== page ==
Browsing 'domestic workers' News

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Officials has revived legislation that would provide legal protection to Qatar’s nannies, drivers and cooks by creating a common contract for domestic workers.

There is currently no law regulating domestic help in Qatar.

These workers are not required to sign contracts with their employers and cannot file complaints against them with the Ministry of Labor.

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The Cabinet approved new legislation to change that yesterday, according to QNA.

It said the bill would define the rights and duties of house help such as maids, drivers and gardeners, and “regulate the relationship” between these employees and their sponsors.

The move comes six months after Qatar’s National Human Rights Committee (NHRC) recommended that legislation be issued to change the status quo.

Stalled law

Qatar has been discussing a draft law for several years. But officials put it on the back burner in 2014 after the GCC began talking about passing unified domestic workers legislation.

That agreement would have included one day off a week, the right to live outside the employer’s home, a six-hour working day with paid overtime and the right to travel at any time.

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However, the legislation stalled in 2015 in part over disagreements about whether it was too generous.

Rights groups criticized the development, saying a lack of legal protection leaves Qatar’s 84,000 female house helpers particularly vulnerable.

Some have been subjected to excessive working hours, late and unpaid wages, restrictions on movement and sexual assaults, groups have pointed out.

Possible provisions

QNA did not provide details of the upcoming law’s terms and conditions.

But when it was talked about in 2011, it said domestic helpers:

  • Must sign a contract with his/her employer, with the format and rules to be issued by the Labor Ministry;
  • Are entitled to free housing and food as well as breaks during an eight-hour workday;
  • Are free to practice their religion;
  • Must receive proper medical care when sick and cannot be forced to work during illness;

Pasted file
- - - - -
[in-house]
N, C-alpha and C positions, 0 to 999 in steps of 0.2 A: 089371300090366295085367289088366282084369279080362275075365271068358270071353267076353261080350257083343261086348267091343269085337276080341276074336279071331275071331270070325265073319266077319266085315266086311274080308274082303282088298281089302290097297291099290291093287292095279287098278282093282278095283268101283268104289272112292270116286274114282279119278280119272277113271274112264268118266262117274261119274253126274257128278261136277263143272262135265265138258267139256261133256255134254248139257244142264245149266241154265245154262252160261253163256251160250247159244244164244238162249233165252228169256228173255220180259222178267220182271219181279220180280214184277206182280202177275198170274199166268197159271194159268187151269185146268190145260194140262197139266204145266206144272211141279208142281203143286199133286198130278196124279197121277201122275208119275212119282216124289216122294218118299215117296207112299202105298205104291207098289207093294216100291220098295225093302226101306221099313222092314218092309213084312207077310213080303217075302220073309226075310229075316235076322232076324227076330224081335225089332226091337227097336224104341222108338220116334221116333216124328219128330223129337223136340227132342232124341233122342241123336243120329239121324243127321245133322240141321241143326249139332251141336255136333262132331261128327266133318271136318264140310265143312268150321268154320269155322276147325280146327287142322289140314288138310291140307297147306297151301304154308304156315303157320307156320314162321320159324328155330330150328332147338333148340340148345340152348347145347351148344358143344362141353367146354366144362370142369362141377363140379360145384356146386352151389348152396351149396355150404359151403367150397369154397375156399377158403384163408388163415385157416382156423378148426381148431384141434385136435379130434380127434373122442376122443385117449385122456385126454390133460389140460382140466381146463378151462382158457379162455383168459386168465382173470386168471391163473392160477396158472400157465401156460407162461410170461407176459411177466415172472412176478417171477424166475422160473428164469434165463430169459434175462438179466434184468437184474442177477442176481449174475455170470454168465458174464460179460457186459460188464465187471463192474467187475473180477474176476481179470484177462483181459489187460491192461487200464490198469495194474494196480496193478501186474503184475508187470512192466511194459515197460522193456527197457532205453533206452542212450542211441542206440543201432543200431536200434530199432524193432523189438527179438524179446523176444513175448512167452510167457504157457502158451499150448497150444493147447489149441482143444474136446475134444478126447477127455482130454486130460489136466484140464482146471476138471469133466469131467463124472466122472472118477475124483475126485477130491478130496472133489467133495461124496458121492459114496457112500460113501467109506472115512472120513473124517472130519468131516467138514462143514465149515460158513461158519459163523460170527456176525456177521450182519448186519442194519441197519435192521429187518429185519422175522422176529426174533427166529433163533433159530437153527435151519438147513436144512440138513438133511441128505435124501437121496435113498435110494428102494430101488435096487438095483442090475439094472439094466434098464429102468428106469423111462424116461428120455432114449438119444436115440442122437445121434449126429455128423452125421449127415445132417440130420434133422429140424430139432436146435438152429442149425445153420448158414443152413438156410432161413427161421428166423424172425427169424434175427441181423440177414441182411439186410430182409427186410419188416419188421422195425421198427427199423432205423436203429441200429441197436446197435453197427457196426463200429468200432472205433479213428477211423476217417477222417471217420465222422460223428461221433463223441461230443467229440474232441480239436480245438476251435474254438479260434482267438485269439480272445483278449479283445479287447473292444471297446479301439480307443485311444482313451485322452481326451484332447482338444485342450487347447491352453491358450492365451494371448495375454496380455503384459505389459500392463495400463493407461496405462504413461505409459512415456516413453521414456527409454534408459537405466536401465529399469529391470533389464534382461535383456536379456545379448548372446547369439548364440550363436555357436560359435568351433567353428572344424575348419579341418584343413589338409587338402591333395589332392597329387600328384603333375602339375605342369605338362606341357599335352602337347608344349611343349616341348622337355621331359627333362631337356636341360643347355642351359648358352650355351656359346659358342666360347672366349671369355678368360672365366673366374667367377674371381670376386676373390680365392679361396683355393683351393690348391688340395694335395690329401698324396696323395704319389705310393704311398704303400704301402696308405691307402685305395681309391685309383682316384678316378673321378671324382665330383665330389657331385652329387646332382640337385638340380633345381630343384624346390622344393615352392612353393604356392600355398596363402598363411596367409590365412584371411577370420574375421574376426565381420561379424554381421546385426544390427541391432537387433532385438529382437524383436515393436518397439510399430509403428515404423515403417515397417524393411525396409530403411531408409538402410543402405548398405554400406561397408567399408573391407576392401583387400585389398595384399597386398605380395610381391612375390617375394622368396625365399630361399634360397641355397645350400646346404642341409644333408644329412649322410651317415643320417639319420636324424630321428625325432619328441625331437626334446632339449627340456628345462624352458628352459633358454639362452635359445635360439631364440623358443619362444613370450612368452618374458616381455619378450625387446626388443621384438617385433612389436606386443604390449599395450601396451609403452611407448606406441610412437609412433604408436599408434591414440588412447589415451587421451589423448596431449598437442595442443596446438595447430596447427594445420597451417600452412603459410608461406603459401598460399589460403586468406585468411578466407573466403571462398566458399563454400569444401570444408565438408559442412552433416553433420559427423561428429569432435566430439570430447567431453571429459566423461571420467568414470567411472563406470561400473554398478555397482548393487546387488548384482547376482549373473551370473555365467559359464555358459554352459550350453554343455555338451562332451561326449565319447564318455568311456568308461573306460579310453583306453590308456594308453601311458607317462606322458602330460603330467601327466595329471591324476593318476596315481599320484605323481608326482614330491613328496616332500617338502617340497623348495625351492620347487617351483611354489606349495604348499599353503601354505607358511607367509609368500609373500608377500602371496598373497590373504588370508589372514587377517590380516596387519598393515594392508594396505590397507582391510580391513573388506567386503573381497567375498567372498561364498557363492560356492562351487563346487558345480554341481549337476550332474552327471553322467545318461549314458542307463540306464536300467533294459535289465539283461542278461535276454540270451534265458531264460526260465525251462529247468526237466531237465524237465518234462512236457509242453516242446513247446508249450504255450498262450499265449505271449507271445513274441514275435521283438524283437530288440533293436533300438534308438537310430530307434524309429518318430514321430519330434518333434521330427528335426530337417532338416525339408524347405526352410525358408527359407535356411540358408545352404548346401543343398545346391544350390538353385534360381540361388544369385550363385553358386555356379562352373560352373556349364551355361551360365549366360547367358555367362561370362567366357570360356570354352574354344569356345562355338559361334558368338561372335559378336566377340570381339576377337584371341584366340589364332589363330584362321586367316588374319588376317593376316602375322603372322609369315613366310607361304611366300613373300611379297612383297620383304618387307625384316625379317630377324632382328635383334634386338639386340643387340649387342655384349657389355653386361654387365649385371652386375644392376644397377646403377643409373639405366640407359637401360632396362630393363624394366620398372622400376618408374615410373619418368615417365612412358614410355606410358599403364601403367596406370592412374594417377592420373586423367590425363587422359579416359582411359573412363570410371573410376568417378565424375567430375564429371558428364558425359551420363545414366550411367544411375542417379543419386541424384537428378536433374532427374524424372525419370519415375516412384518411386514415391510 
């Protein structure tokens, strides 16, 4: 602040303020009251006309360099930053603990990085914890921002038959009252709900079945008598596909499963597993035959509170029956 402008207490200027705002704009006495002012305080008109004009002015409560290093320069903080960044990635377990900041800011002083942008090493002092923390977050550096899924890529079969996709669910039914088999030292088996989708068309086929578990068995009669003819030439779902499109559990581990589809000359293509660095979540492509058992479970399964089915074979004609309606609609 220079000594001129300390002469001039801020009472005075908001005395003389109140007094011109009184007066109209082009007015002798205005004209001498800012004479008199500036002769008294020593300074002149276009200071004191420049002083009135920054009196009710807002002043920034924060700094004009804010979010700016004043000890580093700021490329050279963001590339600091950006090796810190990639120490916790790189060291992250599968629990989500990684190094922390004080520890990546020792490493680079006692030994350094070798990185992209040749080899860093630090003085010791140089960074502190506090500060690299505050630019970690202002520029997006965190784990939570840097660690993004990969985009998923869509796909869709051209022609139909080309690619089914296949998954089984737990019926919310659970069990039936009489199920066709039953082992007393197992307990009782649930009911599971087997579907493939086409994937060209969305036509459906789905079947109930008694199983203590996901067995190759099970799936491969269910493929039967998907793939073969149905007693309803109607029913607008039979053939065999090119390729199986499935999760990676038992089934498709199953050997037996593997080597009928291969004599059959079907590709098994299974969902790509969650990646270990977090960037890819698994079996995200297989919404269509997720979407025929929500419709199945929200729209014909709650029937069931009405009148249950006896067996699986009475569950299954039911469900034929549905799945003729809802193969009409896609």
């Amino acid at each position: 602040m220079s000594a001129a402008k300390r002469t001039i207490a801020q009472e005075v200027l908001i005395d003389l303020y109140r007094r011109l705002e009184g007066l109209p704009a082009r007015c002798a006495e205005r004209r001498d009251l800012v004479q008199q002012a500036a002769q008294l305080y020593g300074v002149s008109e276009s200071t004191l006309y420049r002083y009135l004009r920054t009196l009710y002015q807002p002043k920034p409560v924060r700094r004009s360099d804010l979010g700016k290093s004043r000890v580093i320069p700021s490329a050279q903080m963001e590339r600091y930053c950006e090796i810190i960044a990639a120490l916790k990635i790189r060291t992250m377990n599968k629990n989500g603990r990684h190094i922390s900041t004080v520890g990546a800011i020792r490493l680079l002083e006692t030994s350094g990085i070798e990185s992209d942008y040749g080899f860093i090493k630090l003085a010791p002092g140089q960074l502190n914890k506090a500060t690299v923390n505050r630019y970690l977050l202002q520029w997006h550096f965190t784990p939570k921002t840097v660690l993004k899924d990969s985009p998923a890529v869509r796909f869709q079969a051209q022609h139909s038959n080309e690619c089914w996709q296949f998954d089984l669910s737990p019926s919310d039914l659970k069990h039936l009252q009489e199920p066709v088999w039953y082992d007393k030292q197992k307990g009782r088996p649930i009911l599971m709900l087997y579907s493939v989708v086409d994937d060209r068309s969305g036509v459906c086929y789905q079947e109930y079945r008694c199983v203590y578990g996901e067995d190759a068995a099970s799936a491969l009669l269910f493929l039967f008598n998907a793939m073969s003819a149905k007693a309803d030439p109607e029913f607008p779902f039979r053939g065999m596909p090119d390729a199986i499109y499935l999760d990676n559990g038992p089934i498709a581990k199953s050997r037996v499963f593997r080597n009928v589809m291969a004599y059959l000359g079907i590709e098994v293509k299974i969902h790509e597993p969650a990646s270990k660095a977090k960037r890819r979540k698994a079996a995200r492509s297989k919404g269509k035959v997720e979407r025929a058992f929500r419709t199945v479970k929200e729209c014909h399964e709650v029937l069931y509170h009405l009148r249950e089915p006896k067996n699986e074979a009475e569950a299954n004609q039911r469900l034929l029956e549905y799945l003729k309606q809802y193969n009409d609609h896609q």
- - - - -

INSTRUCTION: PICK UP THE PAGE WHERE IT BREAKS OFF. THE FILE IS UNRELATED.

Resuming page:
• Are entitled to three weeks of annual leave;
  • Can quit at any time;
  • Must receive two weeks of basic pay as end-of-service benefits for each year worked for employer;
  • Are not responsible for paying for their visas or medical testing;
  • Must be at least 18 years old to work as a domestic helper;
  • Must be employed through a licensed manpower agency;
  • Cannot be asked to do any work other than those specified in her contract, or work that takes a heavy physical toil or is “below a woman’s dignity;” and
  • Are entitled to have their sponsor meet all expenses in the event of their death, including transporting the body home.

However, even at that time recruitment agencies expressed skepticism about enforcement of the law.

Thoughts?

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Dimitris Papazimouris/Flickr

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The majority of domestic workers in Qatar make about QR1,571 ($431) a month, according to a new survey by an online recruitment firm.

That’s on par with Saudi Arabia and more than in Kuwait. But household staff make marginally more in the UAE – AED1,592 ($433) a month.

The HelperChoice Domestic Worker Salary Survey Middle East 2016 was released this week.

Average domestic worker's salary in Qatar

HelperChoice

Average domestic worker’s salary in Qatar

To calculate its figures, HelperChoice used data from around 2,000 recent job advertisements in the region that were placed on its website.

The averages reflect starting salaries. They do not include other costs usually shouldered by employers, including agency fees, flights home and medical expenses.

Still, in Qatar, a QR1,500 monthly salary equates to about QR8 ($2) an hour, assuming someone is working eight-hour days, six days a week.

The reality though is that many of the country’s more than 84,000 household employees work longer hours.

Poor pay

According to a report published by a government ministry earlier this year, domestic staff in Qatar work longer hours than most people here and are among the poorest paid in the country.

Using 2014 data, the Ministry of Development, Planning and Statistics (MDPS) found that household staff worked an average of 57 hours each week.

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Omar Chatriwala / Doha News

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That was compared to 40 hours for government bureaucrats, teachers and healthcare workers.

The MDPS added that the average monthly salary for a cook, nanny or cleaner was around QR2,742 – much more than the figure cited by HelperChoice.

However, the ministry did not state if this figure included costs such as medical and travel expenses.

Worker protection

Elsewhere, HelperChoice found that domestic workers in Kuwait, which recently set a minimum wage for house help, earn less than their Gulf peers, at about $388 (KD1,117) a month.

But domestic staff there are now entitled to basic rights. That includes a 12-hour work day, a weekly day off, 30 days’ paid annual leave and end-of-service benefits.

Meanwhile, in Qatar and some other Gulf states, household workers continue to have no protection under the labor law.

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Amnesty International